Westerns are dead. I say that statement in a tone of grief and bleakness, the same tone used by Scott Cooper throughout his one hundred and thirty-four-minute journey of cruel poignancy in “Hostiles.” Cooper continues his trend of dissecting the philosophies and structural aspects of despair. The story centers around that of a group of Union soldiers (post-civil war) being led by a sinful and grim Captain whose now been given the responsibility to transport an infamous and cancer-ridden Native Chief back to his homeland to allow him to pass away in peace. The story comes on the heels of a period that involved the savaging of the white man in brutal fashions and an equivocal and sometimes worsened response by the white man to the native people, and those ideals are given time to be discussed but not near enough time to be understood and digested.
“Hostiles” is a grim tale that is not for the faint of heart. Cooper holds back no punches and its all showcased in an opening scene that recalls that of John Ford’s “The Searchers.” An outskirt settlement that is home to a family of five finds themselves under attack from a group of sinister Comanches who make quick work of the mother’s (Rosamund Pike), courageous husband. Striking him down with two arrows and then ravaging his body by removing a part of his scalp in a grotesquely vivid image.
The mother (Rosamund Pike) and her two daughters attempt to escape the Comanches’ reach by evading to the forest, but the bullets fired are able to find an unforgettable place to rest. The daughters soon fall to the ground and the baby being carried by the woman (Rosamund Pike) is murdered in an attempt by the mother (Rosamund Pike) to help her motionless daughters. The mother, who's now a widow and grieving mother, eludes to the forest and hides away until the barbarous “Hostiles” take their leave.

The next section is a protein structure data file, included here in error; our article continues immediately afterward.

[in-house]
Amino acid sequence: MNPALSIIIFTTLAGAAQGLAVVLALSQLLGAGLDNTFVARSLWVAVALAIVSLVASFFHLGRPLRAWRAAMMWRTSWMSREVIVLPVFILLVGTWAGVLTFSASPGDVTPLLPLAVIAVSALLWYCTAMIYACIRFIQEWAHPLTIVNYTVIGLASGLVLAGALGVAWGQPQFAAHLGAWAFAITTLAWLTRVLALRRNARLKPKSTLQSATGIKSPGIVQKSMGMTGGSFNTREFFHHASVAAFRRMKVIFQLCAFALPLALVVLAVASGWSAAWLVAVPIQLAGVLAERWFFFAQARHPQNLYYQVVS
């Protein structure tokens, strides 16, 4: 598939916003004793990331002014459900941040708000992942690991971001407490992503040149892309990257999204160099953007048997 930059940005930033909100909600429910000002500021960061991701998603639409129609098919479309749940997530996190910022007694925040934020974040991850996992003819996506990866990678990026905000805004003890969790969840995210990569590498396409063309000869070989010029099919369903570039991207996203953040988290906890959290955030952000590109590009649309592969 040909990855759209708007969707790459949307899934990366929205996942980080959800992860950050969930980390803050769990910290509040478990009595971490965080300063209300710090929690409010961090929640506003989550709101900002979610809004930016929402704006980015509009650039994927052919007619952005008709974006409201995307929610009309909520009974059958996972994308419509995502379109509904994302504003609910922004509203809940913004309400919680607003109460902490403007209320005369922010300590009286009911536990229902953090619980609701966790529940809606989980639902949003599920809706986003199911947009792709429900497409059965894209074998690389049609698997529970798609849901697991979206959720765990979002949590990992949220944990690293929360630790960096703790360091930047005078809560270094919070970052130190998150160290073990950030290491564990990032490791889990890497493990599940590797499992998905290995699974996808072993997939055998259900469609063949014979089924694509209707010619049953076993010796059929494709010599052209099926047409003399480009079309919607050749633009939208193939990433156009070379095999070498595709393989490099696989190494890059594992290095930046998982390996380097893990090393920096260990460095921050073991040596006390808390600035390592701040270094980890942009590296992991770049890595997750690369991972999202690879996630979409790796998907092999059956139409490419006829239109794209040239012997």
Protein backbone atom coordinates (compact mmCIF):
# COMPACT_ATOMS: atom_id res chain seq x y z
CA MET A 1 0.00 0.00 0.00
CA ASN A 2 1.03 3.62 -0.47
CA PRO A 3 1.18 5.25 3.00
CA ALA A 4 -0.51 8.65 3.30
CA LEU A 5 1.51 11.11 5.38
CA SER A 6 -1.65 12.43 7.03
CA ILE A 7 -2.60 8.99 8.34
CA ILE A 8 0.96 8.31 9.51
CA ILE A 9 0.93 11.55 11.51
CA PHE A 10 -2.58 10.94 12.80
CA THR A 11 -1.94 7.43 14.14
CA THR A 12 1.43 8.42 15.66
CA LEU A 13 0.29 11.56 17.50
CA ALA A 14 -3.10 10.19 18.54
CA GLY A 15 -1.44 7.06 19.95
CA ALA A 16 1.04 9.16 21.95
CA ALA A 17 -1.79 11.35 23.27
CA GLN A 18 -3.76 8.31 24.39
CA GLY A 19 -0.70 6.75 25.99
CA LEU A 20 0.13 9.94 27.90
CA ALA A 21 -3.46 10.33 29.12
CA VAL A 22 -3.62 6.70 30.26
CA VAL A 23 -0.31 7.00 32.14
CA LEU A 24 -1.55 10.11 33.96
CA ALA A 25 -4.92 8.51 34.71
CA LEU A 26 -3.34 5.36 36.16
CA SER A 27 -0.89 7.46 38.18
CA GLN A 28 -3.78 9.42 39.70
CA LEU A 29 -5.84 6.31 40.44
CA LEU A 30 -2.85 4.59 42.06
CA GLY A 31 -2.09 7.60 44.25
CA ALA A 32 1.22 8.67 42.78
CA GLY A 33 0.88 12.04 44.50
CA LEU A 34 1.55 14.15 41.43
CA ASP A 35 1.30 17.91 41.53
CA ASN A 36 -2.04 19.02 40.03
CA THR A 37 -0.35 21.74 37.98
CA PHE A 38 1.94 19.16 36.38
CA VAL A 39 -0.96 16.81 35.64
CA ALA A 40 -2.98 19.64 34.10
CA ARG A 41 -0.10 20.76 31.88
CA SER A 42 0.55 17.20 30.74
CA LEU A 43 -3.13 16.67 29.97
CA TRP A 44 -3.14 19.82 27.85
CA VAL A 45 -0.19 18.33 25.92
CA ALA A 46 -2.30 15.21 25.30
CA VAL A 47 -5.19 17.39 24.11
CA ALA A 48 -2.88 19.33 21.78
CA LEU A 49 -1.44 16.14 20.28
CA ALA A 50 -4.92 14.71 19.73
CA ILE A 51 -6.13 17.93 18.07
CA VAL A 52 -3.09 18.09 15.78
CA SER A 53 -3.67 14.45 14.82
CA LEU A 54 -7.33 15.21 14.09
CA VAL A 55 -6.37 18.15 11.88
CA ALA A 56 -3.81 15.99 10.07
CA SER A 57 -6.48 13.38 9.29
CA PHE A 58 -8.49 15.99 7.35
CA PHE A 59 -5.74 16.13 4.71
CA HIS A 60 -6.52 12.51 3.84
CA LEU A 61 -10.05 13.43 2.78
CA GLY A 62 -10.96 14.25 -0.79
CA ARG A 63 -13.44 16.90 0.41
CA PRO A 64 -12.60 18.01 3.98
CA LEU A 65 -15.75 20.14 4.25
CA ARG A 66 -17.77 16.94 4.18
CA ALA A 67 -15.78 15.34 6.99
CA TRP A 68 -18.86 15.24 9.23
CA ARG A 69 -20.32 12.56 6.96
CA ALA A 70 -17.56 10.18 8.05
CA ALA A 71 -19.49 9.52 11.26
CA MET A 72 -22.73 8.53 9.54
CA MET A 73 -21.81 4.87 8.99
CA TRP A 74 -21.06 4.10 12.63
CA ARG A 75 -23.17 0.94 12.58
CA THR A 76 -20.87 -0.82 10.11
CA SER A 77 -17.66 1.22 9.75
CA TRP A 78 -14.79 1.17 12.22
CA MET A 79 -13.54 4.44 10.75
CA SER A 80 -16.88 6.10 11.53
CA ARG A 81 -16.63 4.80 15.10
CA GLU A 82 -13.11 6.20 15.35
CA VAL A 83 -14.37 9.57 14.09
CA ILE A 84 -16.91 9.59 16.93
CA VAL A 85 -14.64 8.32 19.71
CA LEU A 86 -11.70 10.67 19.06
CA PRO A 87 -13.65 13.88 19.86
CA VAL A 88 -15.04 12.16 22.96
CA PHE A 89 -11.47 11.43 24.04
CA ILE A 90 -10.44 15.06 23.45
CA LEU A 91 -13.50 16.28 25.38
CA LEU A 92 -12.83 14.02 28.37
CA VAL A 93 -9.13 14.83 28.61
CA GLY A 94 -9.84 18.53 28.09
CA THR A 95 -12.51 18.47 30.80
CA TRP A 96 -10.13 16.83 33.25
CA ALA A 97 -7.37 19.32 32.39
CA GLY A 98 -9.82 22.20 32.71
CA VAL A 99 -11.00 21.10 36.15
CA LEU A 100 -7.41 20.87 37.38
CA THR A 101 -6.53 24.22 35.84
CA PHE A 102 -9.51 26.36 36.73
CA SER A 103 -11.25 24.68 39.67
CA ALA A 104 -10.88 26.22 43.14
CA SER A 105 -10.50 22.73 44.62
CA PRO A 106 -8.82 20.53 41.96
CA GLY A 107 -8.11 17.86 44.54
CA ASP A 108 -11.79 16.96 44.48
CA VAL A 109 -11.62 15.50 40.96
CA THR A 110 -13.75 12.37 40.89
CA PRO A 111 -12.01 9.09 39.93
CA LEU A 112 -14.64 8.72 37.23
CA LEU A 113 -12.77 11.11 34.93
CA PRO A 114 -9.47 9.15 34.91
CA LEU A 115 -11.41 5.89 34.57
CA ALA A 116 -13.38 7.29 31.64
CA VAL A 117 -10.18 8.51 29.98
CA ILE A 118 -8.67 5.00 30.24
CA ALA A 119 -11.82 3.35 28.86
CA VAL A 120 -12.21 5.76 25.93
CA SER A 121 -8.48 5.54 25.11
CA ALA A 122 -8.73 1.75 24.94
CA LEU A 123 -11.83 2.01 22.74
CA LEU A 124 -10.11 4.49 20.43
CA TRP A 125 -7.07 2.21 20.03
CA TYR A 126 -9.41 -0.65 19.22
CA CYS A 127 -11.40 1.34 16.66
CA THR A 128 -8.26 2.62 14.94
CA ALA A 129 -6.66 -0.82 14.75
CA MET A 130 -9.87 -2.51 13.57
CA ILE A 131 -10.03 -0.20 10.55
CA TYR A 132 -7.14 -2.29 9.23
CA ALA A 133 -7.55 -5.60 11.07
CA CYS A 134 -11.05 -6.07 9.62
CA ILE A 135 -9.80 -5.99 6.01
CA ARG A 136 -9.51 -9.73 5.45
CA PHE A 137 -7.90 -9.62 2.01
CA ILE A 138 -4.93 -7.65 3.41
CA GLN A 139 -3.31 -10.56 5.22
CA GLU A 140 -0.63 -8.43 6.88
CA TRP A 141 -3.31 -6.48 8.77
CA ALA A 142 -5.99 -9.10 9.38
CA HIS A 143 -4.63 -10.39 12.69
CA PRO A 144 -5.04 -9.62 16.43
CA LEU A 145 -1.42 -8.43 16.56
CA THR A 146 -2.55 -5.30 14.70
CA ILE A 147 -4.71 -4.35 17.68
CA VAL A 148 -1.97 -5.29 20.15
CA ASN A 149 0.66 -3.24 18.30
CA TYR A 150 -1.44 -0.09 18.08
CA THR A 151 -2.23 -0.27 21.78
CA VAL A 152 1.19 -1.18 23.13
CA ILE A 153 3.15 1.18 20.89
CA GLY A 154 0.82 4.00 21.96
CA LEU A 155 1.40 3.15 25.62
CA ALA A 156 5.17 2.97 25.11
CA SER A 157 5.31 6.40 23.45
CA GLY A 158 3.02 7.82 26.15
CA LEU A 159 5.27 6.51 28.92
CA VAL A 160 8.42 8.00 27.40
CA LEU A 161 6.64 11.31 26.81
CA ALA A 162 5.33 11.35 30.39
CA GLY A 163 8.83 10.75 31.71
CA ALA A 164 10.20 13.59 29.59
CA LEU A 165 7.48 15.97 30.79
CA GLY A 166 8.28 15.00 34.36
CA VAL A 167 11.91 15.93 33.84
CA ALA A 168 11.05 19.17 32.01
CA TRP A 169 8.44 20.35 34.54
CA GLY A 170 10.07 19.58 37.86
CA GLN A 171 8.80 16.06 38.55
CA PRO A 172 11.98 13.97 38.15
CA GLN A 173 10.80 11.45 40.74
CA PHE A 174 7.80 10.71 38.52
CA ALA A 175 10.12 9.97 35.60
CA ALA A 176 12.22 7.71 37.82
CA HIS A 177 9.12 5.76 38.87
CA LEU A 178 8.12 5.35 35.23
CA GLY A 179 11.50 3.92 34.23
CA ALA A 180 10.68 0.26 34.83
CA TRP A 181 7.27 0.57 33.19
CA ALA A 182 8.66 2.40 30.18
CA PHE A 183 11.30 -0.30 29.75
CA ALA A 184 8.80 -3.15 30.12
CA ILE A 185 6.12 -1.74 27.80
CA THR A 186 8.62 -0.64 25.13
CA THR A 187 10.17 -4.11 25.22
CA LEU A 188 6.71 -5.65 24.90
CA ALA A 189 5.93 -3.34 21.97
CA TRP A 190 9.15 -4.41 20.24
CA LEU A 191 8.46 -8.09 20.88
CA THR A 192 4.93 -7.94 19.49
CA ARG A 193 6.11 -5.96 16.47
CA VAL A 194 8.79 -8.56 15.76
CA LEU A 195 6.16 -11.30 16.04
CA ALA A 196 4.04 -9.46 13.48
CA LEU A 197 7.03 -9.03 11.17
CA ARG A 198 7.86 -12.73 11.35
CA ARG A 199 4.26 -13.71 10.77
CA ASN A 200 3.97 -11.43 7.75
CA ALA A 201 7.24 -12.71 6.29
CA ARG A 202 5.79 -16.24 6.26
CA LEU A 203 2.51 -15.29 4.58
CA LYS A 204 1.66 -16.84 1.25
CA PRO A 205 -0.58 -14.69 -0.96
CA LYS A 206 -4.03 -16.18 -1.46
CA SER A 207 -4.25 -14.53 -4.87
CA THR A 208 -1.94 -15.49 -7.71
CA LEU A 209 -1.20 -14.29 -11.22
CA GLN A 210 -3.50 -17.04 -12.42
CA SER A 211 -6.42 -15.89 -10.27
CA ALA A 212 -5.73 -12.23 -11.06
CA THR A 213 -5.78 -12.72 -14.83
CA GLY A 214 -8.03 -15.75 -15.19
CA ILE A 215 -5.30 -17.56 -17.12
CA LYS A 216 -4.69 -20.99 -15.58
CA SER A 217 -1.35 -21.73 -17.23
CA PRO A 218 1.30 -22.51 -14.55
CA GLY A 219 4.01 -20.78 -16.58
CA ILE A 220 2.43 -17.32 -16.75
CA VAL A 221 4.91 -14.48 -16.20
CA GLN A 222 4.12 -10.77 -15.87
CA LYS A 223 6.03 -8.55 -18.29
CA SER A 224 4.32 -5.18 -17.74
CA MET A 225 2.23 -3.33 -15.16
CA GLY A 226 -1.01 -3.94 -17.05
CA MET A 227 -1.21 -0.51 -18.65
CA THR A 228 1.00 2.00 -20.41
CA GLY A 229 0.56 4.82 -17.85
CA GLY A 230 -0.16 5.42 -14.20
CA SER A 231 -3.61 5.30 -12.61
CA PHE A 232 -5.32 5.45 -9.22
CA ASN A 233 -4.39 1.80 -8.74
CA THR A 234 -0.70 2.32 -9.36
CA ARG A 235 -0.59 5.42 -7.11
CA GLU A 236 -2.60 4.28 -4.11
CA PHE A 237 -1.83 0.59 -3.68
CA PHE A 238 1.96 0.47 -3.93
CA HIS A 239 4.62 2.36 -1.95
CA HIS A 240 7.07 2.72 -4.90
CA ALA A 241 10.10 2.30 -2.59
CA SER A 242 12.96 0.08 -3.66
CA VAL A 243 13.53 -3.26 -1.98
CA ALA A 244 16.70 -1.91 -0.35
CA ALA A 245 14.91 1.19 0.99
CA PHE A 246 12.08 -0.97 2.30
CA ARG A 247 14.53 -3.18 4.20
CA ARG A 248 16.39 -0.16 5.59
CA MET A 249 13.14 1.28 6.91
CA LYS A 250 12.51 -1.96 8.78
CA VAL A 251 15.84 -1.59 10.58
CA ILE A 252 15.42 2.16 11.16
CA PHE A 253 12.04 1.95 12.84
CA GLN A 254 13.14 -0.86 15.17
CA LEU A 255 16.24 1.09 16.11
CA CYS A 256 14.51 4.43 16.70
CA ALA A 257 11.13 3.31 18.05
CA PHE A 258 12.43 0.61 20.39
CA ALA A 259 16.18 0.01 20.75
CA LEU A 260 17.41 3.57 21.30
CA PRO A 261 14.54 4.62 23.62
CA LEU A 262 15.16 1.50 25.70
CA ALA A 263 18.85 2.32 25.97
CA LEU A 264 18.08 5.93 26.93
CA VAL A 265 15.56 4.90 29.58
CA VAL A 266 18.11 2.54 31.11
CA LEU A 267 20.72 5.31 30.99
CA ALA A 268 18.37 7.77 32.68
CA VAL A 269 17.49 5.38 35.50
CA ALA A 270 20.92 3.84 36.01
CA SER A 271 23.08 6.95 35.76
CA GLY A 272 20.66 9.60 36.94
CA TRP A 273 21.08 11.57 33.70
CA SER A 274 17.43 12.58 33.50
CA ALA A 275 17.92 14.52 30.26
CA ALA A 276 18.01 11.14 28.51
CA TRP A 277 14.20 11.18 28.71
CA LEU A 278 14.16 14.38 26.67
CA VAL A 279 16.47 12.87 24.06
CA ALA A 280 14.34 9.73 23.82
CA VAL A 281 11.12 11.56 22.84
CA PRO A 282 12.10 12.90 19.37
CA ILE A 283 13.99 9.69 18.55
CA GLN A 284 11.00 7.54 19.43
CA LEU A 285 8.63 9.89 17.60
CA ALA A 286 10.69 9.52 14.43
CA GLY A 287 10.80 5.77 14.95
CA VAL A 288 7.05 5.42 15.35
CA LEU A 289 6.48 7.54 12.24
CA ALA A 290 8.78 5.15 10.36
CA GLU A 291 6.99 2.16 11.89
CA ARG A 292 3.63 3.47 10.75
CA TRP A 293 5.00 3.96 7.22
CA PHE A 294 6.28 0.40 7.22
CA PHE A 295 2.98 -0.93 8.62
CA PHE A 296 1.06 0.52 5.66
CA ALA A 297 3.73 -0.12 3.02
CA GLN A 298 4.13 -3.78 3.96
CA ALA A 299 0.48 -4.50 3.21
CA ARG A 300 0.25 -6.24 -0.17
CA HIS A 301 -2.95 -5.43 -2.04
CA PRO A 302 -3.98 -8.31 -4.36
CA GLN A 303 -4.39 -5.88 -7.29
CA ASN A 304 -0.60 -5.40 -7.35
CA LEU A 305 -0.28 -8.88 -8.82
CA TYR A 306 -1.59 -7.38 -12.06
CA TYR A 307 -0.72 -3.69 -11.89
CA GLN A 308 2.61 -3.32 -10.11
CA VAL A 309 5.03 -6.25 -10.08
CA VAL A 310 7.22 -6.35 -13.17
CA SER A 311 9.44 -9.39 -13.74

This bleak introduction sets the gauge of intensity that will become the norm for the plot’s tone. The story continues to showcase punches of pure fear and horror that tends to me dubbing this film as a horror film at its heart as it never depicts the action in a bombastic or heroic fashion, but instead, Cooper produces these scenes as moments of death in the most literal and poignant sense of the word. This style structures a story that is harkening back to the style of the revitalizing westerns from the late nineties like “Unforgiven.” Instead of showcasing these white men as courageous gunslingers, the characters are given the essence of torn mortality due to the graves that they have dug. “Hostiles” replicates that same tone of character in the protagonist, Captain Joseph J. Blocker. (Christian Bale)
Capt. Blocker (Christian Bale) is a growingly tortured individual. He begins the story as a man who welcomes his demons because of his belief in biblical vengeance. He’s a man that sees the world as a land of betrayal and bloodshed, and when you know the time of history he finds himself in, it's hard to disagree with him, at least entirely. The more death he is apart of and the more death he is responsible for, the more he begins to question his morality and whether it has become extinguished or merely reduced to fragments. We’ve seen the skeleton of this character arc before, and we saw it again earlier this year in “Logan.” The difference being that “Logan” unintentionally attached years worth of resonation for a character whose pain has slowly become the focus of his character over time. “Hostiles” never allows me time to gain an appreciation for Capt. Blocker (Christian Bale), the emotions and performance are noticeably present, but the lack of time given in providing depth to his character acts as a gate that keeps from trespassing passed the point of surface level resonation to that of an engulfing character study.